Virtual Machines vs Containers

March 4, 2019

Virtual machines (VM) and containers are similar in concept, but very different in their implementation and use. Conceptually, both allow the running of multiple services on a single platform. Both are quicker and less expensive to deploy than physical servers. And, horizontal scaling is easier since there is no need to spin up and configure new physical infrastructure. That’s where the similarities end.

Virtual Machine Implementation Overview

Virtual machines are akin to software implementations of physical servers, thus virtualizing hardware servers. Many virtual machine instances can run on one physical machine. This is accomplished by a hypervisor.

A hypervisor application creates and maintains the virtual machines. Each VM is allocated CPU, memory, and storage. Each VM also has its own operating system, the Guest OS. VMs with different operating systems can run side by side. Applications that run on a virtual machine don’t see a difference between a VM and a physical server.

Here is a logical view of a virtual machine implementation:

Container Implementation Overview

Containers are run in native OS processes that share the same kernel. These containerized applications package all the required components together, which allows them to be deployed quickly in different environments. My recent Containers blog post goes into more detail on what these are.

Here is a logical view of containers on a server:

Notice that the container instances all share the underlying Host OS.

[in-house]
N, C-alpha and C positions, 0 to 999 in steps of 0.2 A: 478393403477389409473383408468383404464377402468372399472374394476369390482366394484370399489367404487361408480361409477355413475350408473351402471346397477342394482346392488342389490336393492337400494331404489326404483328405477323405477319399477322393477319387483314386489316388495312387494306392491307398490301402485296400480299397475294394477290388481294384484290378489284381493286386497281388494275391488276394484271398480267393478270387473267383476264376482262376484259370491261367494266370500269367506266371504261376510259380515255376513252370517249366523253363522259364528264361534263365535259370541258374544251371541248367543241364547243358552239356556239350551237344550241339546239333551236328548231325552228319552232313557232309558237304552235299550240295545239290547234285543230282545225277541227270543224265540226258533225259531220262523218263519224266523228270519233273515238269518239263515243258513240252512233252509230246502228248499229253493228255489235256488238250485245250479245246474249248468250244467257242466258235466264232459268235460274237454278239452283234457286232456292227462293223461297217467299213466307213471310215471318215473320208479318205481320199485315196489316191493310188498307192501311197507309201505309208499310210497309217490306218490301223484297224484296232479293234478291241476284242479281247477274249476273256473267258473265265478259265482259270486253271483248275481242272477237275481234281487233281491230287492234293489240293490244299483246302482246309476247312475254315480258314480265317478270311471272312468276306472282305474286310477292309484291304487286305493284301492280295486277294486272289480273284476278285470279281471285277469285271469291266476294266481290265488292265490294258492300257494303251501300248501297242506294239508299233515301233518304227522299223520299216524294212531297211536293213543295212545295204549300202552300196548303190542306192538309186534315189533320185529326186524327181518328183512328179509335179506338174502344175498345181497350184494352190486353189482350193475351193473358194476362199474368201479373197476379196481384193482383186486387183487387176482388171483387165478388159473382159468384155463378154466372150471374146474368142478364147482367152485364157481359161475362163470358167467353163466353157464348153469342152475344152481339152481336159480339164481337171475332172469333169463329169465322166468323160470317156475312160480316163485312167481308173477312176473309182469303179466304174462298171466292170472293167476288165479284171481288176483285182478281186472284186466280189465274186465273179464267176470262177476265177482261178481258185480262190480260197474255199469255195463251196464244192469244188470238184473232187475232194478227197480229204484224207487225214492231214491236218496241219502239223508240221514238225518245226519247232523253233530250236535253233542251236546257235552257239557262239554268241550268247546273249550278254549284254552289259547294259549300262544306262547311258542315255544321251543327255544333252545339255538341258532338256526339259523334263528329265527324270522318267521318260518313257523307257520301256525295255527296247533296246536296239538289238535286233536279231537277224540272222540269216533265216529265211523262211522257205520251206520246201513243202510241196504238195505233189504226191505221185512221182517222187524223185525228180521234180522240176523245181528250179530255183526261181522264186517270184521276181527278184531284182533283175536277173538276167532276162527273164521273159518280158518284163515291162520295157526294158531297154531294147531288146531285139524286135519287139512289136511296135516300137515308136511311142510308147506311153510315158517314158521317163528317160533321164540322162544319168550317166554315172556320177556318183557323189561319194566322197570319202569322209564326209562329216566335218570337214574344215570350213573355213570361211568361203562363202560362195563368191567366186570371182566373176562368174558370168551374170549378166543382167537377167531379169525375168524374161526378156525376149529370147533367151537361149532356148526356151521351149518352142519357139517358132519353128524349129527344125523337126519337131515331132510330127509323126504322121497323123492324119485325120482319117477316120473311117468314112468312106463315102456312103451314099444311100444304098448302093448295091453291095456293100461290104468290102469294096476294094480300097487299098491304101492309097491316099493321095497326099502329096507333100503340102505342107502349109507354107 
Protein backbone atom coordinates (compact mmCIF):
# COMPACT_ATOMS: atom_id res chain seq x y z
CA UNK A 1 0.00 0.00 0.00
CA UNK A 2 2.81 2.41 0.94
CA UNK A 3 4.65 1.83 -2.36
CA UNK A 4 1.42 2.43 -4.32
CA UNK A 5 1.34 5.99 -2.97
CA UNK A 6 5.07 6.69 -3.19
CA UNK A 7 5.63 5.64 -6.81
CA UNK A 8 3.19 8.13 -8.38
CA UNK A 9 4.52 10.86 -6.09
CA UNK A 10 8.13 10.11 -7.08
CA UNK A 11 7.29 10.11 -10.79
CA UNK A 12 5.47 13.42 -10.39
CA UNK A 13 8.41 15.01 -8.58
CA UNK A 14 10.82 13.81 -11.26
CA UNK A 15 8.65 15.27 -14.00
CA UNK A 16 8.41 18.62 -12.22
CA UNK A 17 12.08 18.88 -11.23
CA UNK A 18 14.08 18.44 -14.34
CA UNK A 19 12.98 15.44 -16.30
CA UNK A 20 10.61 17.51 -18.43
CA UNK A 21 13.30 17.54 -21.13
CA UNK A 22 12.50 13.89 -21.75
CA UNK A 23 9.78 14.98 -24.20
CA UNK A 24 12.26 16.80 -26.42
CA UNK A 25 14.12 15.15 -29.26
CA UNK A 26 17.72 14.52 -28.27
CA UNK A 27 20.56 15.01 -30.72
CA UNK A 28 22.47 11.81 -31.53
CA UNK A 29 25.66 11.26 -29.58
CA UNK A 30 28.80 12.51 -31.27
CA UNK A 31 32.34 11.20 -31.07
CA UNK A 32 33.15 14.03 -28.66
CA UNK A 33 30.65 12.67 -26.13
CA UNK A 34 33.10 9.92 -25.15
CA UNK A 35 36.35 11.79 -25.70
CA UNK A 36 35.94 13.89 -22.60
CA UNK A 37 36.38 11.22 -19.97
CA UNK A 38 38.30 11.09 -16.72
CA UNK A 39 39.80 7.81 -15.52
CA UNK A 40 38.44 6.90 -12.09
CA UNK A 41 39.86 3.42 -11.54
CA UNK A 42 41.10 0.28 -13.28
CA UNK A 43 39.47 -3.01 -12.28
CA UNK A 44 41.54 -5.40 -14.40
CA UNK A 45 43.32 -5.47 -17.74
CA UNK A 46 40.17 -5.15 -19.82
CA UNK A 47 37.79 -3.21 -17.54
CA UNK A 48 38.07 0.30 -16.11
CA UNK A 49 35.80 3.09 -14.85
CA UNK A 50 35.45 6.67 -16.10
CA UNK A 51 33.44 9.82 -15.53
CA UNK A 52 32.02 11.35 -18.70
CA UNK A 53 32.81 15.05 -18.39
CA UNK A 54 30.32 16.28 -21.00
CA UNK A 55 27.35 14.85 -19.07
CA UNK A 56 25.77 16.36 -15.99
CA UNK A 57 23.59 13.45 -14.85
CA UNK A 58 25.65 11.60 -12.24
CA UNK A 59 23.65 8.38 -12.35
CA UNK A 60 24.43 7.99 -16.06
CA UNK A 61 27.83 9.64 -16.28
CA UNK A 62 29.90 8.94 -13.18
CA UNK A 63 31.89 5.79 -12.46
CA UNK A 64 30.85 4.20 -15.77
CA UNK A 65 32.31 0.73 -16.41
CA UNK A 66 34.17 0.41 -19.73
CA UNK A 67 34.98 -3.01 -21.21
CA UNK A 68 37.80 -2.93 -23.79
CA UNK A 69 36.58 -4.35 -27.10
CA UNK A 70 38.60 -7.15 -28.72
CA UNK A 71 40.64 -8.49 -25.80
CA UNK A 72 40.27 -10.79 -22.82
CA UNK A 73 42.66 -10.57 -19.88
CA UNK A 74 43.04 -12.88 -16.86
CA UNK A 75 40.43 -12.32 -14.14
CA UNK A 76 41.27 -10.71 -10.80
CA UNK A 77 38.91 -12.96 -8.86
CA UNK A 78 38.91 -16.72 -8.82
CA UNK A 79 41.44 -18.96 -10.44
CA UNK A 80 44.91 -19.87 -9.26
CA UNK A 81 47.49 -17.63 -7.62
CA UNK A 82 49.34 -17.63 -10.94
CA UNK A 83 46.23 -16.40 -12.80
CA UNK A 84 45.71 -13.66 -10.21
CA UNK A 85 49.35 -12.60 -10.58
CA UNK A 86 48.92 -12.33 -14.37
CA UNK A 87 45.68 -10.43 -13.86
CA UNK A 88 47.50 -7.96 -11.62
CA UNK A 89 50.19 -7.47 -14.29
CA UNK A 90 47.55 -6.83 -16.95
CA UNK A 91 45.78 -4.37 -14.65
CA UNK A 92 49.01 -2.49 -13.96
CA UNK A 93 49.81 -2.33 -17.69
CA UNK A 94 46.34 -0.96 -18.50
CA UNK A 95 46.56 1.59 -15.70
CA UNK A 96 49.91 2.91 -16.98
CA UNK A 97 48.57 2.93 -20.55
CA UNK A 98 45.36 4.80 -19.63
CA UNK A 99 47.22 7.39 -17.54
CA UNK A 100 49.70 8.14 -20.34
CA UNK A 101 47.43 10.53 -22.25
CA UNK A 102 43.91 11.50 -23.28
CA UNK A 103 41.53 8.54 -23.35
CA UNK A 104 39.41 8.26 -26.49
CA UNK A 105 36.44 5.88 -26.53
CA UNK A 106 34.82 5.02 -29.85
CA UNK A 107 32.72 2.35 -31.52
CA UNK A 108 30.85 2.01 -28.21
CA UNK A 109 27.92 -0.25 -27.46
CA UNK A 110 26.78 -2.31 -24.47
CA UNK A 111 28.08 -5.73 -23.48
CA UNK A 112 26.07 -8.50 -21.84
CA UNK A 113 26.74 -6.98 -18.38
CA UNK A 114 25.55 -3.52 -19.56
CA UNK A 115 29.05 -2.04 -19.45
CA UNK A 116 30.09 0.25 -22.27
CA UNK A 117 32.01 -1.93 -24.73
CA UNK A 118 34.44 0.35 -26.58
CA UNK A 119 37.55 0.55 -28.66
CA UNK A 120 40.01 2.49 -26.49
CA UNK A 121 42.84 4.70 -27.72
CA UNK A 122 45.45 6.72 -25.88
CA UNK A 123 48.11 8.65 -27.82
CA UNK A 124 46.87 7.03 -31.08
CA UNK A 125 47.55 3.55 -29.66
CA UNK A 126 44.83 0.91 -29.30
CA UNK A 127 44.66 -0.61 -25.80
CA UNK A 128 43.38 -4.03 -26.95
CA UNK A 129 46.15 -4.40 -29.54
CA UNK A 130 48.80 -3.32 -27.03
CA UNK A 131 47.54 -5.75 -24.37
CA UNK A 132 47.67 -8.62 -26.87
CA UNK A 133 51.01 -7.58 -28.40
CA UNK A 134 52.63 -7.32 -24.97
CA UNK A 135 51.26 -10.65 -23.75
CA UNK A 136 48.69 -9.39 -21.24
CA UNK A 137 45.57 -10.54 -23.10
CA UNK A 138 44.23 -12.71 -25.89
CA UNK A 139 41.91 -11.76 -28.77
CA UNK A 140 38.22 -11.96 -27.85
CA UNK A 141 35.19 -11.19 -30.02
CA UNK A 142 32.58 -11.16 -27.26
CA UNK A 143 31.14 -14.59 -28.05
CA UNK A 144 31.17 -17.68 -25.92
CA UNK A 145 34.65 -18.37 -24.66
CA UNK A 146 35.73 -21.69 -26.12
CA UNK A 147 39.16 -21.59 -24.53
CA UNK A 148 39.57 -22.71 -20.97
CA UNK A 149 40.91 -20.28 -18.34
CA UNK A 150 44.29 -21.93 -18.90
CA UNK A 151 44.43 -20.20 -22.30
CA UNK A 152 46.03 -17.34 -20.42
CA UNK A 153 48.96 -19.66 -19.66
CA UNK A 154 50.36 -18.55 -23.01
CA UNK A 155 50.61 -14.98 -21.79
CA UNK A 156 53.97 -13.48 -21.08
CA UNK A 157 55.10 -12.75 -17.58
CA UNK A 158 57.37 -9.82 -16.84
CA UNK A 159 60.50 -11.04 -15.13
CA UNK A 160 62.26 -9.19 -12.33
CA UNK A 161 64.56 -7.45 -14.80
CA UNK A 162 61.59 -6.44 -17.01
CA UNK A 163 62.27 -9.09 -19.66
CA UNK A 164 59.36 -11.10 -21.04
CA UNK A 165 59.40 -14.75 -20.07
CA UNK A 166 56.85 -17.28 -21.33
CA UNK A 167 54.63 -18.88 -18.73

Here is a quick comparison of containers and virtual machines:

  Containers Virtual Machines
Startup Time Seconds Minutes
OS Shares OS Has its own OS
Virtualization OS-Level Hardware
Memory Less is required More is required
Cost Less More

Let’s examine the above comparison traits.

Startup Time is much quicker with containers, mostly due to the virtual machine having its own operating system.

The OS is virtualized for containers. Virtual machines have their own allocated OS and virtualize their underlying hardware. Thus, VMs can run on a server that has different Guest OS types.

Virtualization for a container is a type of operating-system-level virtualization. This is because a program running inside a container does not have access to the underlying operating system. It only has access to what has been allocated to the container. VM is considered hardware virtualization since, looking in from the outside, a VM appears to be a physical server with it’s own CPU, memory and disk.

The memory footprint is smaller for containers. This means a physical server can run more containers than virtual machines.

Cost would normally be less when using containers. One reason is that a container does not require its own Guest OS, and thus, many more containers can run on a host server than on VMs. 

In the end, there are good reasons to use containers and VMs. Both can be supported on-premise or through a cloud-hosting option, such as Amazon, Google, Microsoft, IBM, and others. Both have their uses and related costs. And architects can help inform the appropriate choice.